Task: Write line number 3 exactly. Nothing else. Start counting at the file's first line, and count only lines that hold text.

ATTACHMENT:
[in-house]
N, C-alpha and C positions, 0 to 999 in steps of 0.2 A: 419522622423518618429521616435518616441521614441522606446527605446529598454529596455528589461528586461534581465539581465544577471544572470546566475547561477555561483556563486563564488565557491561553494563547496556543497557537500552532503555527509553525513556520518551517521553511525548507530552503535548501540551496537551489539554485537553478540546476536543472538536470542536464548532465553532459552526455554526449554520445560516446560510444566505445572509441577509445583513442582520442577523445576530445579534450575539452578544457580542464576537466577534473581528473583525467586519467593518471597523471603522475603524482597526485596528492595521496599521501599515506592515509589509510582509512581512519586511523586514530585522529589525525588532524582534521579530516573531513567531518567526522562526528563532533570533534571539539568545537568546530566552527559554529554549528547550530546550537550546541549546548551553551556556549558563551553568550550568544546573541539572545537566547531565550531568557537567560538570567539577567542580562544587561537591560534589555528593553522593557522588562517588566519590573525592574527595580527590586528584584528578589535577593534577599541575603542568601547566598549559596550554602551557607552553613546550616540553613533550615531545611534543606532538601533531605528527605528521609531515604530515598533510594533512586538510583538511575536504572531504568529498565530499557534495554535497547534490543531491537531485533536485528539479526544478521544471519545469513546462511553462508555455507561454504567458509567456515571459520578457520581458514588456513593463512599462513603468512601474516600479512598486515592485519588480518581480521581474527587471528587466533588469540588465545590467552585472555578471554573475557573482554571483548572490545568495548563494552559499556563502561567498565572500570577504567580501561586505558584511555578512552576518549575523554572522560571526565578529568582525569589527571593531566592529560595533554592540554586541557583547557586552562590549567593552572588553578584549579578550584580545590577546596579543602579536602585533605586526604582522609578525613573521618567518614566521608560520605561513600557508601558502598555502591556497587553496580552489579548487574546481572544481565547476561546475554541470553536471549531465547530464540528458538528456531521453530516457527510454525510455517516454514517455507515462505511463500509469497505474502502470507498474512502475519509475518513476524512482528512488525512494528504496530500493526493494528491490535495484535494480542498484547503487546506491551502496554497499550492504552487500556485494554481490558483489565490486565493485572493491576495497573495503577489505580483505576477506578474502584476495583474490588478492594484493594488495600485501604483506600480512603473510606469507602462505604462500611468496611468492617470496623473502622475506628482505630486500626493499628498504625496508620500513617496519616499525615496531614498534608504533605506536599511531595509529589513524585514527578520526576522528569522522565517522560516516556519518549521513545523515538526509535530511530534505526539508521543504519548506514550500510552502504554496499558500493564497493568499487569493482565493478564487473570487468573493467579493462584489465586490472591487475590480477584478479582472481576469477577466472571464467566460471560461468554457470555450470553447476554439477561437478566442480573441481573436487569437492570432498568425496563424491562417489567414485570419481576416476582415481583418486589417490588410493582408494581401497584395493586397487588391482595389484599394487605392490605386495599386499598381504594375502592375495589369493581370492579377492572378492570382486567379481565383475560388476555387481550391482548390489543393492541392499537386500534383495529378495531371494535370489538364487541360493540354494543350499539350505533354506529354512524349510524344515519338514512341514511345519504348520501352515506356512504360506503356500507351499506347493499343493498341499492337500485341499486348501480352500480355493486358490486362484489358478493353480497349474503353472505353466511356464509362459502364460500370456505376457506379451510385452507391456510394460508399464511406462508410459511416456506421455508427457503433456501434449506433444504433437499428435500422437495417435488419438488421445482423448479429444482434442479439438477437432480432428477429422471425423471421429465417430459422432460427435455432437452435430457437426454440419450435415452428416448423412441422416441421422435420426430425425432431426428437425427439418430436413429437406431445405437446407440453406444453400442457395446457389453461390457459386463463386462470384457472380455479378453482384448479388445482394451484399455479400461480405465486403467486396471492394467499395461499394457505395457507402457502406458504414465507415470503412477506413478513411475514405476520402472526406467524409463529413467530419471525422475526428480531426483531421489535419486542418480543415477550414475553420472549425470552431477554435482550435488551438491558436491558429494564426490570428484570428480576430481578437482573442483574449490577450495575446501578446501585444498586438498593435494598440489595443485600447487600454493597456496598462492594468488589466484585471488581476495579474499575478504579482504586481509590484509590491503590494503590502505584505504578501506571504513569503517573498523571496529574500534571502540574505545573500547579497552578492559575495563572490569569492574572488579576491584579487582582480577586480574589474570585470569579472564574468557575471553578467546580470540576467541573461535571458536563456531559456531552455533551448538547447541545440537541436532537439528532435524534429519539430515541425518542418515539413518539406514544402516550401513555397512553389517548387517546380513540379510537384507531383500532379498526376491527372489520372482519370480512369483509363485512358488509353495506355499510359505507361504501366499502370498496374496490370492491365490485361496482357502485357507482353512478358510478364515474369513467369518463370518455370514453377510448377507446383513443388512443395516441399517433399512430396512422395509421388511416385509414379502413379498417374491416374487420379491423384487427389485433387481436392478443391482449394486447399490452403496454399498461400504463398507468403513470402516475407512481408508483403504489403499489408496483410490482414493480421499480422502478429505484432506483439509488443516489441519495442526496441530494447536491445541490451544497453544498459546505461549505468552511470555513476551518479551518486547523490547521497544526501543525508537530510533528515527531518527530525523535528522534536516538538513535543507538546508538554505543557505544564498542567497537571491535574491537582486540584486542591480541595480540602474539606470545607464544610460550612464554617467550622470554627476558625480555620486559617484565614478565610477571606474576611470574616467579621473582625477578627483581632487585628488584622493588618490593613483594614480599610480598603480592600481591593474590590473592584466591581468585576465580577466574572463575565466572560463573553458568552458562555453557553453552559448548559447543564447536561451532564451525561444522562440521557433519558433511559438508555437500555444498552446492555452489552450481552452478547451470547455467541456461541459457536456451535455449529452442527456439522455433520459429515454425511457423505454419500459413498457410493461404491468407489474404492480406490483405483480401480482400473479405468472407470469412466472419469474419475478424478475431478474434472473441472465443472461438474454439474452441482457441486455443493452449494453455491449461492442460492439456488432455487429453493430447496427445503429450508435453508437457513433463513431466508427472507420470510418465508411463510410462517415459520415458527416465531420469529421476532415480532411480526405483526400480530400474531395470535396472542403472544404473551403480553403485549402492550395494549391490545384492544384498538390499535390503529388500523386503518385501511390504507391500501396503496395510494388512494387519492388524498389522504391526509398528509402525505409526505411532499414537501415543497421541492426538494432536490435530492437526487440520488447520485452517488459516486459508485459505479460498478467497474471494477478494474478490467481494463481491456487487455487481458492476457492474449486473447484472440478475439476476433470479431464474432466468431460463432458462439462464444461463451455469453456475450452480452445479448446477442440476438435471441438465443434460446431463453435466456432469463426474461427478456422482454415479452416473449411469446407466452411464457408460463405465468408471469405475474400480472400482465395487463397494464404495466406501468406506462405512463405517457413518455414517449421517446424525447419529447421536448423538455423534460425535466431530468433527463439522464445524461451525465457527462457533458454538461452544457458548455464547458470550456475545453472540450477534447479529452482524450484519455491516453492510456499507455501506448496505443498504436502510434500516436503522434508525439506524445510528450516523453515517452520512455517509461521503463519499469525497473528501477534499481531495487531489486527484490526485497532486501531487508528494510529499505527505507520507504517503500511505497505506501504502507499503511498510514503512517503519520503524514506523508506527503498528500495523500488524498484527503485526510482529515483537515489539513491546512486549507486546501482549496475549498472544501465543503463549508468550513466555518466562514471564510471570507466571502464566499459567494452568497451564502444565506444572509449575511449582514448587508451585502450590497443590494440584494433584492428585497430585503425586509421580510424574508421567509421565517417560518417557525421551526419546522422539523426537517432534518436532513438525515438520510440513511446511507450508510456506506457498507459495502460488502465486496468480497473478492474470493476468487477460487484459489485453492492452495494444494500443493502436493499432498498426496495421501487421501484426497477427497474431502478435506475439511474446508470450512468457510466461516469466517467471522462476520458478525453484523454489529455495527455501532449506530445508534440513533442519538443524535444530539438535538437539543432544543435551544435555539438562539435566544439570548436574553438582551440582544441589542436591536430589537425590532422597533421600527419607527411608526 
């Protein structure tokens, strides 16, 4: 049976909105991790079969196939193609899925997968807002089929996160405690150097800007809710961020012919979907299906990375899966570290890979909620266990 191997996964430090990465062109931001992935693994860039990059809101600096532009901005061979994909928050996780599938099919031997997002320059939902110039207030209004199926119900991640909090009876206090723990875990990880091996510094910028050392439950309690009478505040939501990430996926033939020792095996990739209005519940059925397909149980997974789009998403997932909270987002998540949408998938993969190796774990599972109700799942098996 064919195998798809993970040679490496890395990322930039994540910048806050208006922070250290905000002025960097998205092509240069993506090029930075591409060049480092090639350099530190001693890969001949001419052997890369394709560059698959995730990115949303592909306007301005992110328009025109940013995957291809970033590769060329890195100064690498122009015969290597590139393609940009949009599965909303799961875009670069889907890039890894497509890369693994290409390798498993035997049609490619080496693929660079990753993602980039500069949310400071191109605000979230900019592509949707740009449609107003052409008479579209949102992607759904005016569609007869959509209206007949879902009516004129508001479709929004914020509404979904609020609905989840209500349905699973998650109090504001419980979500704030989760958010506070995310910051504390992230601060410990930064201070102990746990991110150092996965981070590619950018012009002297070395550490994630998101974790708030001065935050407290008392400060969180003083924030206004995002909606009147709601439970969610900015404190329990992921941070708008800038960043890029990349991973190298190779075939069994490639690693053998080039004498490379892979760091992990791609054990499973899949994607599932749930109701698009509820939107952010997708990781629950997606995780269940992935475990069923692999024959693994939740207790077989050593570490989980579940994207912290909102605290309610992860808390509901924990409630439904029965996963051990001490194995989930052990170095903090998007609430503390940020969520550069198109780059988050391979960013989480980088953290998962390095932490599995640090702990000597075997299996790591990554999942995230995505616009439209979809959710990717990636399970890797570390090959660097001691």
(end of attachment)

């Protein structure tokens, strides 16, 4: 049976909105991790079969196939193609899925997968807002089929996160405690150097800007809710961020012919979907299906990375899966570290890979909620266990 191997996964430090990465062109931001992935693994860039990059809101600096532009901005061979994909928050996780599938099919031997997002320059939902110039207030209004199926119900991640909090009876206090723990875990990880091996510094910028050392439950309690009478505040939501990430996926033939020792095996990739209005519940059925397909149980997974789009998403997932909270987002998540949408998938993969190796774990599972109700799942098996 064919195998798809993970040679490496890395990322930039994540910048806050208006922070250290905000002025960097998205092509240069993506090029930075591409060049480092090639350099530190001693890969001949001419052997890369394709560059698959995730990115949303592909306007301005992110328009025109940013995957291809970033590769060329890195100064690498122009015969290597590139393609940009949009599965909303799961875009670069889907890039890894497509890369693994290409390798498993035997049609490619080496693929660079990753993602980039500069949310400071191109605000979230900019592509949707740009449609107003052409008479579209949102992607759904005016569609007869959509209206007949879902009516004129508001479709929004914020509404979904609020609905989840209500349905699973998650109090504001419980979500704030989760958010506070995310910051504390992230601060410990930064201070102990746990991110150092996965981070590619950018012009002297070395550490994630998101974790708030001065935050407290008392400060969180003083924030206004995002909606009147709601439970969610900015404190329990992921941070708008800038960043890029990349991973190298190779075939069994490639690693053998080039004498490379892979760091992990791609054990499973899949994607599932749930109701698009509820939107952010997708990781629950997606995780269940992935475990069923692999024959693994939740207790077989050593570490989980579940994207912290909102605290309610992860808390509901924990409630439904029965996963051990001490194995989930052990170095903090998007609430503390940020969520550069198109780059988050391979960013989480980088953290998962390095932490599995640090702990000597075997299996790591990554999942995230995505616009439209979809959710990717990636399970890797570390090959660097001691």